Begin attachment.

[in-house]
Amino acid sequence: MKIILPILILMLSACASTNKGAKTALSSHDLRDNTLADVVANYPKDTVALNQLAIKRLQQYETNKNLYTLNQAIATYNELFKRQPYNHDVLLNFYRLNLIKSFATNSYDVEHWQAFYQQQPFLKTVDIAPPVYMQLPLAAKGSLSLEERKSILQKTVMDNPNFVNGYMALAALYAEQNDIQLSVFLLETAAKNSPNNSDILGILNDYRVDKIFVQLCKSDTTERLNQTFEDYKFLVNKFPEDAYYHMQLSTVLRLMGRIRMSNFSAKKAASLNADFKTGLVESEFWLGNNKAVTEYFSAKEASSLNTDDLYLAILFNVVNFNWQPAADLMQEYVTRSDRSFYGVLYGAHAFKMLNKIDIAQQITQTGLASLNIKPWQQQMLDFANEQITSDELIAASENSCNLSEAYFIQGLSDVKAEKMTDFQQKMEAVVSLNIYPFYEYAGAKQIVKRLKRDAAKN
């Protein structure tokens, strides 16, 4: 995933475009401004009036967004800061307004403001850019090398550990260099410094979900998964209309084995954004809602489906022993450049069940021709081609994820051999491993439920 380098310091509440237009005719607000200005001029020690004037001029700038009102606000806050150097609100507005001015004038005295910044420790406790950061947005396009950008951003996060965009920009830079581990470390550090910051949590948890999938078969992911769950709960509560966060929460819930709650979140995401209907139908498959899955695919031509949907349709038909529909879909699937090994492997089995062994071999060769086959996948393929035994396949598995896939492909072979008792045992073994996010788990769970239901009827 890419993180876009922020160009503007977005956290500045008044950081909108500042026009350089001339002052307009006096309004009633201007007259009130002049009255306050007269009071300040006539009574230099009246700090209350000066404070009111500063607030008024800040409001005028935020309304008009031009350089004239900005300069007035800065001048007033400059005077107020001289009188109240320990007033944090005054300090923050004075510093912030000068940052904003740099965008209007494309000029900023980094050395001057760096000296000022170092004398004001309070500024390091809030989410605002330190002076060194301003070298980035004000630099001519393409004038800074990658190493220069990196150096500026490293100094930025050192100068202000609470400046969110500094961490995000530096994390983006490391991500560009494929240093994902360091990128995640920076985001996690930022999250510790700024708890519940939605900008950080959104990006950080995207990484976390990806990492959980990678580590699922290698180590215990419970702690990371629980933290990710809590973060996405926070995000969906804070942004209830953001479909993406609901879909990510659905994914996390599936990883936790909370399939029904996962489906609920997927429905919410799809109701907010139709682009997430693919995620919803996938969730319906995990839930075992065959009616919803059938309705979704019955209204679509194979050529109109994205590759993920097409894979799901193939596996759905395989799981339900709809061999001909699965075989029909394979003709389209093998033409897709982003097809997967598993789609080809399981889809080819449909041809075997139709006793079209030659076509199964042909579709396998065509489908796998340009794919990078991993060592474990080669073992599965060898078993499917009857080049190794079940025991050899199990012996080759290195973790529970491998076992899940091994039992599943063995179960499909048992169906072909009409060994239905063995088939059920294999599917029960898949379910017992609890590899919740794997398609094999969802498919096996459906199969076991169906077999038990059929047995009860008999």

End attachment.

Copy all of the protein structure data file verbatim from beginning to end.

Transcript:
[in-house]
Amino acid sequence: MKIILPILILMLSACASTNKGAKTALSSHDLRDNTLADVVANYPKDTVALNQLAIKRLQQYETNKNLYTLNQAIATYNELFKRQPYNHDVLLNFYRLNLIKSFATNSYDVEHWQAFYQQQPFLKTVDIAPPVYMQLPLAAKGSLSLEERKSILQKTVMDNPNFVNGYMALAALYAEQNDIQLSVFLLETAAKNSPNNSDILGILNDYRVDKIFVQLCKSDTTERLNQTFEDYKFLVNKFPEDAYYHMQLSTVLRLMGRIRMSNFSAKKAASLNADFKTGLVESEFWLGNNKAVTEYFSAKEASSLNTDDLYLAILFNVVNFNWQPAADLMQEYVTRSDRSFYGVLYGAHAFKMLNKIDIAQQITQTGLASLNIKPWQQQMLDFANEQITSDELIAASENSCNLSEAYFIQGLSDVKAEKMTDFQQKMEAVVSLNIYPFYEYAGAKQIVKRLKRDAAKN
């Protein structure tokens, strides 16, 4: 995933475009401004009036967004800061307004403001850019090398550990260099410094979900998964209309084995954004809602489906022993450049069940021709081609994820051999491993439920 380098310091509440237009005719607000200005001029020690004037001029700038009102606000806050150097609100507005001015004038005295910044420790406790950061947005396009950008951003996060965009920009830079581990470390550090910051949590948890999938078969992911769950709960509560966060929460819930709650979140995401209907139908498959899955695919031509949907349709038909529909879909699937090994492997089995062994071999060769086959996948393929035994396949598995896939492909072979008792045992073994996010788990769970239901009827 890419993180876009922020160009503007977005956290500045008044950081909108500042026009350089001339002052307009006096309004009633201007007259009130002049009255306050007269009071300040006539009574230099009246700090209350000066404070009111500063607030008024800040409001005028935020309304008009031009350089004239900005300069007035800065001048007033400059005077107020001289009188109240320990007033944090005054300090923050004075510093912030000068940052904003740099965008209007494309000029900023980094050395001057760096000296000022170092004398004001309070500024390091809030989410605002330190002076060194301003070298980035004000630099001519393409004038800074990658190493220069990196150096500026490293100094930025050192100068202000609470400046969110500094961490995000530096994390983006490391991500560009494929240093994902360091990128995640920076985001996690930022999250510790700024708890519940939605900008950080959104990006950080995207990484976390990806990492959980990678580590699922290698180590215990419970702690990371629980933290990710809590973060996405926070995000969906804070942004209830953001479909993406609901879909990510659905994914996390599936990883936790909370399939029904996962489906609920997927429905919410799809109701907010139709682009997430693919995620919803996938969730319906995990839930075992065959009616919803059938309705979704019955209204679509194979050529109109994205590759993920097409894979799901193939596996759905395989799981339900709809061999001909699965075989029909394979003709389209093998033409897709982003097809997967598993789609080809399981889809080819449909041809075997139709006793079209030659076509199964042909579709396998065509489908796998340009794919990078991993060592474990080669073992599965060898078993499917009857080049190794079940025991050899199990012996080759290195973790529970491998076992899940091994039992599943063995179960499909048992169906072909009409060994239905063995088939059920294999599917029960898949379910017992609890590899919740794997398609094999969802498919096996459906199969076991169906077999038990059929047995009860008999």